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Prize Winners Today: Heffa Schücking Holds Banks Accountable for their Role in Climate Change

January 19, 2022

Our interview started with good news: Heffa Schücking (Germany, 1994) was celebrating the birth of her first grandson. When asked about the recent United Nations COP26 conference, the new grandmother laughed, saying, “I was rather afraid you’d ask this. I’ve been spending the days admiring my grandchild and changing diapers!” It was the first time Heffa had missed the global climate conference since 2011, but her keen eye had already homed in on key components related to her particular focus: the role of finance in driving climate change.

Direct, detailed, and friendly, Heffa is the executive director of Urgewald, a German nonprofit with a razor-like focus on finance and its role in supporting fossil fuels. The name Urgewald is a play on words—a combination of the German words for “primary forest” and “primary force.” “It’s very memorable in Germany,” Heffa noted. “We are effectively ‘nature’s force.’”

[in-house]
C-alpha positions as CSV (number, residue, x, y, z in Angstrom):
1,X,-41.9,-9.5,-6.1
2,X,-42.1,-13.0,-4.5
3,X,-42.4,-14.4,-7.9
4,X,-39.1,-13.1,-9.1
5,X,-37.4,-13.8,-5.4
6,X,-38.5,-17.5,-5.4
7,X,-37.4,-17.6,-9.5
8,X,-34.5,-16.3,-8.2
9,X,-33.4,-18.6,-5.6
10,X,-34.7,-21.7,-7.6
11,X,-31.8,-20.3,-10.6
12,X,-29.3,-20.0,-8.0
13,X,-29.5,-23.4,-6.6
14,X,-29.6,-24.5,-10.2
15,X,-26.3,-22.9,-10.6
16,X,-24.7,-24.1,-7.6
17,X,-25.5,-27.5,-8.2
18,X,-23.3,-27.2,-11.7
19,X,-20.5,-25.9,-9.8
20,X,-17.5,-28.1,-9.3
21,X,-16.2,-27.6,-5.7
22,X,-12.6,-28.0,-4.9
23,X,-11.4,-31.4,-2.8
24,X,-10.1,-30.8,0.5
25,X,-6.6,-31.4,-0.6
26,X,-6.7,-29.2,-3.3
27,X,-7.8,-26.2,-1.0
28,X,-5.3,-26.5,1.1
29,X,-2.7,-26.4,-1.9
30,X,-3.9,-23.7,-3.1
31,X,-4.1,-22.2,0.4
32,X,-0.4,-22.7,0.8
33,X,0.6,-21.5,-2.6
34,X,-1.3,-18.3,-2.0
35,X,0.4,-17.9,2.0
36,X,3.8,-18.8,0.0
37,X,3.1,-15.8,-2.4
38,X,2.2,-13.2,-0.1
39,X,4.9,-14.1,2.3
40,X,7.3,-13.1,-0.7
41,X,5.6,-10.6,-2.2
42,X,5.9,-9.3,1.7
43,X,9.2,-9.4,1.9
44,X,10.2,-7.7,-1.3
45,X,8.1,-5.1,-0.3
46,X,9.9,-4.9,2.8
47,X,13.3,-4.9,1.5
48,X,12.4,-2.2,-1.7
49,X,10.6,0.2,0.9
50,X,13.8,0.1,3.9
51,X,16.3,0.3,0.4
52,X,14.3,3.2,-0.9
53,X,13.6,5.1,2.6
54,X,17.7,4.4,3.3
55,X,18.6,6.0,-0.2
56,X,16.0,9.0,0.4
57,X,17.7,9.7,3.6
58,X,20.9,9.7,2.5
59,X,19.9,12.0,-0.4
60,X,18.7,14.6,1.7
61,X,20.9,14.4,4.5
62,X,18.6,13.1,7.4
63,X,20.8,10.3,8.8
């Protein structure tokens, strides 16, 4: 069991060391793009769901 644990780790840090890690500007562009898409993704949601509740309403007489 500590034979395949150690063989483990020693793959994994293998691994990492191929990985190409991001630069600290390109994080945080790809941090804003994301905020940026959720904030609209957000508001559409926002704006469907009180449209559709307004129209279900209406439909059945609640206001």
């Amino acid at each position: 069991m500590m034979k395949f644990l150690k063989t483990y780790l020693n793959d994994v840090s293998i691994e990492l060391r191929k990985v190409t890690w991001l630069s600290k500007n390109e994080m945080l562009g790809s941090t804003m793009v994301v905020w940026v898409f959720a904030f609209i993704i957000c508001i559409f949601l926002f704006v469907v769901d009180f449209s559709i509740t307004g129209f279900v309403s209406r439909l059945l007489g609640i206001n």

But the real force of nature is Heffa, who has built the organization from the ground up to its current role as a globally recognized player in exposing coal financing. Since winning the Goldman Prize in 1994, Heffa has maintained a laser focus on protecting our planet.

The Makings of an Activist

Born in Hamburg, Germany, Heffa spent most of her childhood in the United States. In Texas in the late-1960s, her perspective on the Vietnam War set her apart from her classmates. “In Germany,” Heffa observed with acute irony, “we have a very different relationship with patriotism than in the U.S.” The experiences of her father, who deserted from the German army during World War II, and her mother, who fled Estonia as a refugee, had imprinted upon Heffa the idea that “wars were very bad things and do enormous damage.”

Heffa credits her childhood experiences with inspiring her lifelong interest in politics and activism, a passion that would take flight as a college student back in Germany. In the late-1980s, the destruction of tropical forests was widely covered in German media. Heffa began writing to NGOs, asking what she could do to help. The response? Stop those paying for it.

Heffa had found her niche, discovering very quickly that German companies, financial institutions, and multilateral institutions of which Germany was a part (like the World Bank) were subsidizing environmentally destructive projects around the world. She got to work.

Finding a Winning Global Strategy

With a knack for strategy and a drive to master the details, Heffa and her small team began to have an impact. They identified two key strategies: getting in early before a loan agreement is finalized and having a strong media plan with a clear argument.